So with that in mind, you can surely understand why the two clubs went fishing – or so to speak. The world is getting smaller and smaller and in this day and age you have to try new things out. The NFL in America do it time and time again and regular sell out Wembley Stadium for its fixtures. We’ve got to aspire to that, and I don’t care whether that’s in New South Wales, Denver, or Timbuktu. Anything that exposes the Super League competition and in particular my club Hull FC to a new market is absolutely fine by me. That brings me to the game itself, and whilst it wasn’t a classic, it certainly had its moments.

Obviously for us Hull FC fans it wasn’t the best result, but we came up against a Wigan side who look, and yes I know we’re only in February, a bloody good outfit. Their shape was excellent, and they moved the ball superbly. As an avid footy fan, watching George Williams produce a performance like that is what you pay your money for. He was absolutely outstanding. Sam Tomkins was also terrific and it can only be good for the game to see him back to something of his former pre-NRL self. Then there’s Liam Marshall, and what a fantastic young talent he is – pace to burn and a genuine threat to any opposition he comes up against. Big fan of fellow teenage winger, Tom Davies, on the other flank, too.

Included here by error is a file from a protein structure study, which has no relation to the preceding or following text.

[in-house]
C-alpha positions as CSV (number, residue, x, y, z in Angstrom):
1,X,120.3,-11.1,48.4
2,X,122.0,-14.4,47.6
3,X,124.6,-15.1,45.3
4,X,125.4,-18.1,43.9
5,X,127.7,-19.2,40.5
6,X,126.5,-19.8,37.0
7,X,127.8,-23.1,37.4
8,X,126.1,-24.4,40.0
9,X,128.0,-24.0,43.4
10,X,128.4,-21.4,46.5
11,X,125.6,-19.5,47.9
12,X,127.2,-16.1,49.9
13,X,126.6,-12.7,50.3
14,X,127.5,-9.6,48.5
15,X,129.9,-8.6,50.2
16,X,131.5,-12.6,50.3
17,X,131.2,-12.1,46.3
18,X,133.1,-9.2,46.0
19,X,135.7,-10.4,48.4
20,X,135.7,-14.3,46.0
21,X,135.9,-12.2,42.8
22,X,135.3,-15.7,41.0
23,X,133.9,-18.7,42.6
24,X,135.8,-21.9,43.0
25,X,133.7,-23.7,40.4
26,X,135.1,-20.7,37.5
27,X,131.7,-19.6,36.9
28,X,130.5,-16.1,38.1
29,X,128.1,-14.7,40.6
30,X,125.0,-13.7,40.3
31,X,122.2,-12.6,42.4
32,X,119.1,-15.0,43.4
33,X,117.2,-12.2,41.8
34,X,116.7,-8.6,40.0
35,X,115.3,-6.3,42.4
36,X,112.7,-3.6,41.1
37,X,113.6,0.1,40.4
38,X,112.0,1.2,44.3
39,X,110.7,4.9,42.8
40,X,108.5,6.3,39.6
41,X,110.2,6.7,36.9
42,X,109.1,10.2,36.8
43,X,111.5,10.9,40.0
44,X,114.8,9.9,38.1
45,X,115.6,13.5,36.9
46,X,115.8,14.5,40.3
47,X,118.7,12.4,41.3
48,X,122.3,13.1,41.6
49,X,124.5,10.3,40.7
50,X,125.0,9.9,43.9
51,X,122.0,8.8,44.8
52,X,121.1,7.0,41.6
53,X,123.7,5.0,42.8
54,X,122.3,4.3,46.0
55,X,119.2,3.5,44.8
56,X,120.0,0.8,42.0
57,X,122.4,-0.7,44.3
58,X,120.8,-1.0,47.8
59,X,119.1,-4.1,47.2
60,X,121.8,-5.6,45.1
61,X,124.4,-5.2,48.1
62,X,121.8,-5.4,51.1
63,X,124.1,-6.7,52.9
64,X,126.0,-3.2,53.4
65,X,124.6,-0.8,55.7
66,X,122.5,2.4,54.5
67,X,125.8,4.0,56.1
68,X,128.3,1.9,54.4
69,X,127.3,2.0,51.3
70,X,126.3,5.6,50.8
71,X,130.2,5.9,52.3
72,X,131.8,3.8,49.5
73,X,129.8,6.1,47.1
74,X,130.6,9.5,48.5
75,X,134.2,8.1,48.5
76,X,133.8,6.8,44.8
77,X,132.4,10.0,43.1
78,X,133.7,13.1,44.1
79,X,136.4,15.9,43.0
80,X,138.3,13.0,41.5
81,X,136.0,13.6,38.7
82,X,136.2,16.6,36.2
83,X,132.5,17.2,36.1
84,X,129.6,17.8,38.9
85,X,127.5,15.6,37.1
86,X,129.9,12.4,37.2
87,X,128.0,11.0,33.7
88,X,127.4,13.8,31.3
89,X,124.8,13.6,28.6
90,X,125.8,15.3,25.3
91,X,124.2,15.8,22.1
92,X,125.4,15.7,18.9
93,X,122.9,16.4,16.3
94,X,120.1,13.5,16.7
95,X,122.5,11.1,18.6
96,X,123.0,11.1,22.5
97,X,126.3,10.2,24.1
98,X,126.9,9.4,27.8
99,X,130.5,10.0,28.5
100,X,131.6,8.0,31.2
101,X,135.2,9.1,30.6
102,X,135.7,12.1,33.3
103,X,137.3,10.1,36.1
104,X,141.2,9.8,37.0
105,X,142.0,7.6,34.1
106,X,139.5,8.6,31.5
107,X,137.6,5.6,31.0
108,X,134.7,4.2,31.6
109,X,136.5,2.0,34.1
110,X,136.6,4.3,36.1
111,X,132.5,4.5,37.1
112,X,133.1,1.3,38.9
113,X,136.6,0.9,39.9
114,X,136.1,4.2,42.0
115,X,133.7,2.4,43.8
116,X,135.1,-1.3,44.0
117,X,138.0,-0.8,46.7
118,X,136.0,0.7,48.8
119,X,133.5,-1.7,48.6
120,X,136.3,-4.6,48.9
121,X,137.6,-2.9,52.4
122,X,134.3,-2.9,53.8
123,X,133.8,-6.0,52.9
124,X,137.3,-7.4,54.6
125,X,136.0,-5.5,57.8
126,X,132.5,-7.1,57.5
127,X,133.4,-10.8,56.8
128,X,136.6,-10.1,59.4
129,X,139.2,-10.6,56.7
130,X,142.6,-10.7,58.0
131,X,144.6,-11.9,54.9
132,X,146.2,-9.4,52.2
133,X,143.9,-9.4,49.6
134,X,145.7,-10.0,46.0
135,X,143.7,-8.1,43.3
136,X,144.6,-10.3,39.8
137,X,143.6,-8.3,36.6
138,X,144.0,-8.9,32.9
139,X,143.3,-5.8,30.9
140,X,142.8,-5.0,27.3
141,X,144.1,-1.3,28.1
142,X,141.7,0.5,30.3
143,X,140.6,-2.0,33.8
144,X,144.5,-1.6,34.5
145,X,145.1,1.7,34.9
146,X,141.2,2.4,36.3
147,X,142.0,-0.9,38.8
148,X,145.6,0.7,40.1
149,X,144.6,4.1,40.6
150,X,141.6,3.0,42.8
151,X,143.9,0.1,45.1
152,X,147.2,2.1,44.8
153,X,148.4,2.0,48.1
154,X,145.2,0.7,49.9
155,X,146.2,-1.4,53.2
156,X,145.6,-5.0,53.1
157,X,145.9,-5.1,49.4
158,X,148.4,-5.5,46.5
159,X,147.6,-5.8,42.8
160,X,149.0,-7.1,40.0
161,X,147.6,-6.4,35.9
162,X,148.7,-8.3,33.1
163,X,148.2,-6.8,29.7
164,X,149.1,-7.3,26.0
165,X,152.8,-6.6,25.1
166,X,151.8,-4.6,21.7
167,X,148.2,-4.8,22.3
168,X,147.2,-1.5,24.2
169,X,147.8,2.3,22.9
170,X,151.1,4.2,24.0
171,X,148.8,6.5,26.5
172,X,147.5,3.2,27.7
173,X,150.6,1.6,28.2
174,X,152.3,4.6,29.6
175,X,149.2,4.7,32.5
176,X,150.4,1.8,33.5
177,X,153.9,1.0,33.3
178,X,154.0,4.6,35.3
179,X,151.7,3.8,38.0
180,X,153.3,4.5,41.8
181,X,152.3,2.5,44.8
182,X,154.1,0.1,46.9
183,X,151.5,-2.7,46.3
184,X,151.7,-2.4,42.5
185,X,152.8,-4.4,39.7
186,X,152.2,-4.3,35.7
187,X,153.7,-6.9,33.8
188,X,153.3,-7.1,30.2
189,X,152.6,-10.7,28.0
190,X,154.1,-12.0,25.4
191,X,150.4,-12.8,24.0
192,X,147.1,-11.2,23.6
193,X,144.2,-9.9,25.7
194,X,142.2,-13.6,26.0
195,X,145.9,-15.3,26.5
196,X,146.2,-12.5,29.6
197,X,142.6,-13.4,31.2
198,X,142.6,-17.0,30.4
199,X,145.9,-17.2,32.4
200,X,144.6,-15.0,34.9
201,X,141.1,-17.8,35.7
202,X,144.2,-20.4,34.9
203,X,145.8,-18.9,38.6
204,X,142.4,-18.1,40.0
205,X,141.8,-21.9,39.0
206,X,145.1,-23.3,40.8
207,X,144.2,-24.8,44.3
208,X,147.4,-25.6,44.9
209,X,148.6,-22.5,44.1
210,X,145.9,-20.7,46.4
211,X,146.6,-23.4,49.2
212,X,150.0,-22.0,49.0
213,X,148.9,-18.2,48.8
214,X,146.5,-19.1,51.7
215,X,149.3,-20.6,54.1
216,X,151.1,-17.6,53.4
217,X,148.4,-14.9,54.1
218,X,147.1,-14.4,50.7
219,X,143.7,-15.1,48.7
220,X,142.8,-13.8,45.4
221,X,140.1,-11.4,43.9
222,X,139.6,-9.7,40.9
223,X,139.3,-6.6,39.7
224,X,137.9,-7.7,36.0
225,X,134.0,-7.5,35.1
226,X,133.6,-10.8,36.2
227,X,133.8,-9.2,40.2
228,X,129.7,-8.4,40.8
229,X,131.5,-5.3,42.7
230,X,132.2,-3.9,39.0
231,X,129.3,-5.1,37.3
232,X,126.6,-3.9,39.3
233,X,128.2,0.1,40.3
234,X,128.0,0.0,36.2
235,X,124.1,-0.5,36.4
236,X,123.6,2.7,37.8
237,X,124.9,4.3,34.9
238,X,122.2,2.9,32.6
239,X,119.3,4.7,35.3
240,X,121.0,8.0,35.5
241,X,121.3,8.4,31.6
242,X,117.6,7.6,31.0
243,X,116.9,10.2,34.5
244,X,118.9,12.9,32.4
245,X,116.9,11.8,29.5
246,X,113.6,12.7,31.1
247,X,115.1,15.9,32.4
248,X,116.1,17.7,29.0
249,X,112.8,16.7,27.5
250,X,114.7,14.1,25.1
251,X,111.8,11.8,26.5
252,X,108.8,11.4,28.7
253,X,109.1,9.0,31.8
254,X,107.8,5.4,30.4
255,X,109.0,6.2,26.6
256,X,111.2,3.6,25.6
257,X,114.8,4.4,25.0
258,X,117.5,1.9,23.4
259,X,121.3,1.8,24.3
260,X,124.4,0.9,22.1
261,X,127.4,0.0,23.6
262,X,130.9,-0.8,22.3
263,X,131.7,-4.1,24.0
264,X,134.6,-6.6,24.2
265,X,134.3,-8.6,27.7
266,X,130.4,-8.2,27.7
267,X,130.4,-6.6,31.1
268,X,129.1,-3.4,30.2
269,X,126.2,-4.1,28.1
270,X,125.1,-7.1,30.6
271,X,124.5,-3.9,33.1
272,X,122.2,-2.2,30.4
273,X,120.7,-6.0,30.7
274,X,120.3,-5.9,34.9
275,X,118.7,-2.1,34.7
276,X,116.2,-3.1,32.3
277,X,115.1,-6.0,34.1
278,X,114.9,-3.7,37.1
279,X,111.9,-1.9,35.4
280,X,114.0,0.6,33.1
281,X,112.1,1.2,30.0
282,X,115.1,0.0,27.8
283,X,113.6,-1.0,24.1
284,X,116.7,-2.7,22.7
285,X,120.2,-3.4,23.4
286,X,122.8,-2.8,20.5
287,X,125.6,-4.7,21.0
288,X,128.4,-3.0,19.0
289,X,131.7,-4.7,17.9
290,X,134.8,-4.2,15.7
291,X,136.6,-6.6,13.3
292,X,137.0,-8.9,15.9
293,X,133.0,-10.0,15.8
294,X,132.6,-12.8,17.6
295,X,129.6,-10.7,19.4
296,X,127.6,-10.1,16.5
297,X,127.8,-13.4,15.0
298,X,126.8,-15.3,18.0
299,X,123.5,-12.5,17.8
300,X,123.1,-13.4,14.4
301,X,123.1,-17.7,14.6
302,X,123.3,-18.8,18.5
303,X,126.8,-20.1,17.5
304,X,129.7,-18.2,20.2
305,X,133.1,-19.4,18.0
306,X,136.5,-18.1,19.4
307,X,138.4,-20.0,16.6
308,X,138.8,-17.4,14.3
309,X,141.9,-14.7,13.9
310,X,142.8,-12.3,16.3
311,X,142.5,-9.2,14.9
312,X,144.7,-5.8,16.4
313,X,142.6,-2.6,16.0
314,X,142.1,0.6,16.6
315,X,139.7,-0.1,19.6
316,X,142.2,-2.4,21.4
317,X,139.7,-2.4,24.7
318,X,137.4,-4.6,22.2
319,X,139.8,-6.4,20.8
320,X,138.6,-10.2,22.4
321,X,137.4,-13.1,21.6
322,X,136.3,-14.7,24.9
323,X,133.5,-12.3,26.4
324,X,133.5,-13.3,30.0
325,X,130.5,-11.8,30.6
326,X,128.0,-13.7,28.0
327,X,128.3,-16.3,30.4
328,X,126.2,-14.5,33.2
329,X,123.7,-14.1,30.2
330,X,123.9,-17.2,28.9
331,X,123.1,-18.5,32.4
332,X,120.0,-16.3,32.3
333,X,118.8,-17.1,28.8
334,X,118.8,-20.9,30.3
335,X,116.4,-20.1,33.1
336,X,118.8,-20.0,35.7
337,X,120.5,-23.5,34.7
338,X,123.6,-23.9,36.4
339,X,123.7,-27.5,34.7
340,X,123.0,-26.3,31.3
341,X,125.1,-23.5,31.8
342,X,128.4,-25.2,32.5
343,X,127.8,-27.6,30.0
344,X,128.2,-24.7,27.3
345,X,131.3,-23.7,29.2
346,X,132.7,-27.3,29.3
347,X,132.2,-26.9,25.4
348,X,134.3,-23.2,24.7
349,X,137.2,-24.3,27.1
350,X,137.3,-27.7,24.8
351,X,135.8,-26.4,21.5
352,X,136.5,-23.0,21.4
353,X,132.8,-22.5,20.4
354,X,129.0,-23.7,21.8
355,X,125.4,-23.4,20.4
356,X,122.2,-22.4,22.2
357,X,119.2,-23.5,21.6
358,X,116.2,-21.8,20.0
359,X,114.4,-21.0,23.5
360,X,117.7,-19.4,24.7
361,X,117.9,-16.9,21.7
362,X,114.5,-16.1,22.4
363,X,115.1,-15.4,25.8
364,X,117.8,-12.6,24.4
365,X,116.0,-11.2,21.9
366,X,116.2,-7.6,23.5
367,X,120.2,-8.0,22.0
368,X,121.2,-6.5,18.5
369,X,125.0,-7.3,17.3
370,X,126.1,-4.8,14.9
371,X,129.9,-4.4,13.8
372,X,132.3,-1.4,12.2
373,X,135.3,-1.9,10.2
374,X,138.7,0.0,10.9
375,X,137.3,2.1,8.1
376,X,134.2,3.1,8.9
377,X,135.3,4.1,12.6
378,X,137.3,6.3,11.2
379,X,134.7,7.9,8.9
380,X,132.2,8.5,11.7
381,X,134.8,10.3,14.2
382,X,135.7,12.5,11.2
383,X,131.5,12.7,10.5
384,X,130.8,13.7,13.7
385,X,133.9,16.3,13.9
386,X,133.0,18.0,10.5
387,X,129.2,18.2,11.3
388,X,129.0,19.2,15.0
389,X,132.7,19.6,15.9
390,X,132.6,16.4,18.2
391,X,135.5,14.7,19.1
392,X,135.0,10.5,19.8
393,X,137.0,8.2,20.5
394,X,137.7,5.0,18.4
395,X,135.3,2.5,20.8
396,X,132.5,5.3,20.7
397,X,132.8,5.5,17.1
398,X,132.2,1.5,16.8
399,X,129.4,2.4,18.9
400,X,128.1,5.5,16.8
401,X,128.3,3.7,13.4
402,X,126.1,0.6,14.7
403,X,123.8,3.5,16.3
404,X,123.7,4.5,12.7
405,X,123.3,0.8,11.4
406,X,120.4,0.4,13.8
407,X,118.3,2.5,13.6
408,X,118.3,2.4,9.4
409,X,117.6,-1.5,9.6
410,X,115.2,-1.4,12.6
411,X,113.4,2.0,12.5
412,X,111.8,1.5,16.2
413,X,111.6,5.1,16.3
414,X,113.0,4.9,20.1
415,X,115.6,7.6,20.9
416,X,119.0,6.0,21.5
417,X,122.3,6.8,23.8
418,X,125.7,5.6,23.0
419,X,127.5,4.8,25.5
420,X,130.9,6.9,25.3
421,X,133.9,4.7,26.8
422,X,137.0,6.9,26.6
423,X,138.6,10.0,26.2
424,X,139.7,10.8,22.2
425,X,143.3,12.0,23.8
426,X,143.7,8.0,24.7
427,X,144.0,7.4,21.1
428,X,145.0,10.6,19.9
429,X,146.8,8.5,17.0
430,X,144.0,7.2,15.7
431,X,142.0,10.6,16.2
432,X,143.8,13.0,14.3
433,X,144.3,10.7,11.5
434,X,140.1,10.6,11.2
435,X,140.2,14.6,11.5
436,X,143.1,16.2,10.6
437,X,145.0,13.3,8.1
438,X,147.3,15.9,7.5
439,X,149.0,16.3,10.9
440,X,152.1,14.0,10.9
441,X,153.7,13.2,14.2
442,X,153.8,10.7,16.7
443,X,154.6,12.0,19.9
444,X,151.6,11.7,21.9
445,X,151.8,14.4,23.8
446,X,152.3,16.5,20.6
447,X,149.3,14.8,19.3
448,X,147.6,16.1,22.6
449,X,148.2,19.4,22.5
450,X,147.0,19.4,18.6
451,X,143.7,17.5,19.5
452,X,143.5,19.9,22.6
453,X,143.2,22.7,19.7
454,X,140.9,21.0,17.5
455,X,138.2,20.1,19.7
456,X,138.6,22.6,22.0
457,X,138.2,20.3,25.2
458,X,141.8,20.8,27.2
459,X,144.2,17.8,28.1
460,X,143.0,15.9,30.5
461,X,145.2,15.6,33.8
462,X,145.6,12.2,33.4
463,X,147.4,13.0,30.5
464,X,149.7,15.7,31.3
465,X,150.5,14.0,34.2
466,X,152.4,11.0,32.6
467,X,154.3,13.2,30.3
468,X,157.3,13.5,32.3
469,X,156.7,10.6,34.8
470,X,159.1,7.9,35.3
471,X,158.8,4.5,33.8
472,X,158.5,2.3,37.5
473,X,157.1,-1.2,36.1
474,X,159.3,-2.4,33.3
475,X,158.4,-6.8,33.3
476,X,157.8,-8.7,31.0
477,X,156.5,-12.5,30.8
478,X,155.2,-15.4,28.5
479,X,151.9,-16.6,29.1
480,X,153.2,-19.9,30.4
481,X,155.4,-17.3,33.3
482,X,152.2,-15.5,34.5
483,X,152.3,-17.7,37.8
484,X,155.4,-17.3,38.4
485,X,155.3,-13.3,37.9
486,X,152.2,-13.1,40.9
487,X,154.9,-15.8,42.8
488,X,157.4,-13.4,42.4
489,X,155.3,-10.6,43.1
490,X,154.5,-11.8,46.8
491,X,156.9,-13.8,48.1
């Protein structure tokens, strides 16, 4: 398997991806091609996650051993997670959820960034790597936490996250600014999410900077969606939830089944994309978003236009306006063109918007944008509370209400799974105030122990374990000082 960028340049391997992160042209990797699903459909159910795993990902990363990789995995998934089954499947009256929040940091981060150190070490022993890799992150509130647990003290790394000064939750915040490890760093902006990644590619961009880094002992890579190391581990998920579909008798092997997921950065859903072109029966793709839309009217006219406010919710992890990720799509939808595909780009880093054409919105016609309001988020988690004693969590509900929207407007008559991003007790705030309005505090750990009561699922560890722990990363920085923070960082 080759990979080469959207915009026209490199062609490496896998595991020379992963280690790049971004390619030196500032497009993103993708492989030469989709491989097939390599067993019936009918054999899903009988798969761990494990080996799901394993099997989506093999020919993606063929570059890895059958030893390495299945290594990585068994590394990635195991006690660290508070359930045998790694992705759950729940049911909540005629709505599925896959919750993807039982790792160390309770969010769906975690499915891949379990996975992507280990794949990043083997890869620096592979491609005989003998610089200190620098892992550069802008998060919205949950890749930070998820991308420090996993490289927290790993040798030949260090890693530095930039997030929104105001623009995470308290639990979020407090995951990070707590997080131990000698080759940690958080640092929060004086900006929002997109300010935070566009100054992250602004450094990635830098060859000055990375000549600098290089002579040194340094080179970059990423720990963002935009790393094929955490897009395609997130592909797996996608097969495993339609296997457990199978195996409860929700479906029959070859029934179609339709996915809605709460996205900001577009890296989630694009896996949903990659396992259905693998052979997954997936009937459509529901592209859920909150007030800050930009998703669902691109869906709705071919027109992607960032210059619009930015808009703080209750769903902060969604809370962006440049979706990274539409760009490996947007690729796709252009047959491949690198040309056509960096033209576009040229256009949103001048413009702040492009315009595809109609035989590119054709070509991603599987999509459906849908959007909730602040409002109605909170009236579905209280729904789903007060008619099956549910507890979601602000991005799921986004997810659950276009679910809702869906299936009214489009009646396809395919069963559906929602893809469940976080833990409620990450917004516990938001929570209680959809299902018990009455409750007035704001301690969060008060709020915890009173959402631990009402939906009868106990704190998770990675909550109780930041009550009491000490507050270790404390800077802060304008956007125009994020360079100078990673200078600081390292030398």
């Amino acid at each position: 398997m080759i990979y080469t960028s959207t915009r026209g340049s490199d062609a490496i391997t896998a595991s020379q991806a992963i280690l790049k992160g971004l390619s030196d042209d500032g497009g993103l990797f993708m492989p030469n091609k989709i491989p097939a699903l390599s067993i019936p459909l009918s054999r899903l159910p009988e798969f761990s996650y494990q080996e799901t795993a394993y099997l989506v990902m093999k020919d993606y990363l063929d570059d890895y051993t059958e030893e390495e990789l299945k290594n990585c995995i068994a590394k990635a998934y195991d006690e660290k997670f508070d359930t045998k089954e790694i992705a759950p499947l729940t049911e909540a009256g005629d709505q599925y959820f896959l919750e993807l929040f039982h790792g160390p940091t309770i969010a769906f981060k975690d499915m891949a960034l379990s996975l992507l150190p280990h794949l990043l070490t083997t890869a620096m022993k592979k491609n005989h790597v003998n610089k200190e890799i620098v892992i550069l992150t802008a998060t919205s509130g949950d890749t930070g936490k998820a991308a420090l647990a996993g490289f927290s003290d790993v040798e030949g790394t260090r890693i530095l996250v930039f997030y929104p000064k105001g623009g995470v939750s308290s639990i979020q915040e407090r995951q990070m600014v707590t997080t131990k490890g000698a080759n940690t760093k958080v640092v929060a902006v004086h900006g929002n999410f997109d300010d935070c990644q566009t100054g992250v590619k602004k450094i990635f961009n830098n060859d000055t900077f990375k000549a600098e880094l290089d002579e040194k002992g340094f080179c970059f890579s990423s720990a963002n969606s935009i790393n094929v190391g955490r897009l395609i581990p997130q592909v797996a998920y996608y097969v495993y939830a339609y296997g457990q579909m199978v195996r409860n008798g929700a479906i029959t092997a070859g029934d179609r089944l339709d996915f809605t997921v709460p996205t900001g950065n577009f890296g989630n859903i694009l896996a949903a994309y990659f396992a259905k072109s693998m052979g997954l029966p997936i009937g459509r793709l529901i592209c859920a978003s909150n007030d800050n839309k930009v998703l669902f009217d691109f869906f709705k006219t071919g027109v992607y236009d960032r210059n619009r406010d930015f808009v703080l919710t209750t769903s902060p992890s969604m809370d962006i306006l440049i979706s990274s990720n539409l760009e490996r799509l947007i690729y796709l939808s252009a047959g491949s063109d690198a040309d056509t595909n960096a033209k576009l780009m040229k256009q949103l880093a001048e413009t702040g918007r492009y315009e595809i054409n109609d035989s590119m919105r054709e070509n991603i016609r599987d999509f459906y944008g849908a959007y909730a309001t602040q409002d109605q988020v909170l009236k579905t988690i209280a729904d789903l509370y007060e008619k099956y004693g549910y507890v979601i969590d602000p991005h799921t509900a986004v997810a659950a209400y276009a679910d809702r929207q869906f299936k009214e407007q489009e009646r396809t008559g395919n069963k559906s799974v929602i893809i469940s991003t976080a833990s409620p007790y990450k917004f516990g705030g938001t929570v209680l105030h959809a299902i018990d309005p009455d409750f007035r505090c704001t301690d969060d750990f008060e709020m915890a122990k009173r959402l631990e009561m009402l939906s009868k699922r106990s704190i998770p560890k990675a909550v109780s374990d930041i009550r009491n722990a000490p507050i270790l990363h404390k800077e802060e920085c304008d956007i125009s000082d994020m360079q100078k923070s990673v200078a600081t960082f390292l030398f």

Though for the Black and Whites it couldn’t have got much worse. To lose Bureta Faraimo so early in the game was a massive blow. That brought a complete reshuffle of the line up as Hull had no back on the bench to replace him. And then things were made even tougher when captain Danny Houghton limped off with a calf injury. That completely screwed up the interchange plan, with Hull’s middles forced to play longer minutes and ultimately fatigue quicker as a result. That was the harsh reality of it, but that doesn’t take credit away from Wigan. As soon as Faraimo went off they exploited the situation, with Marhsall scoring two quick fire tries. Game management. They’ve got an abundance of it.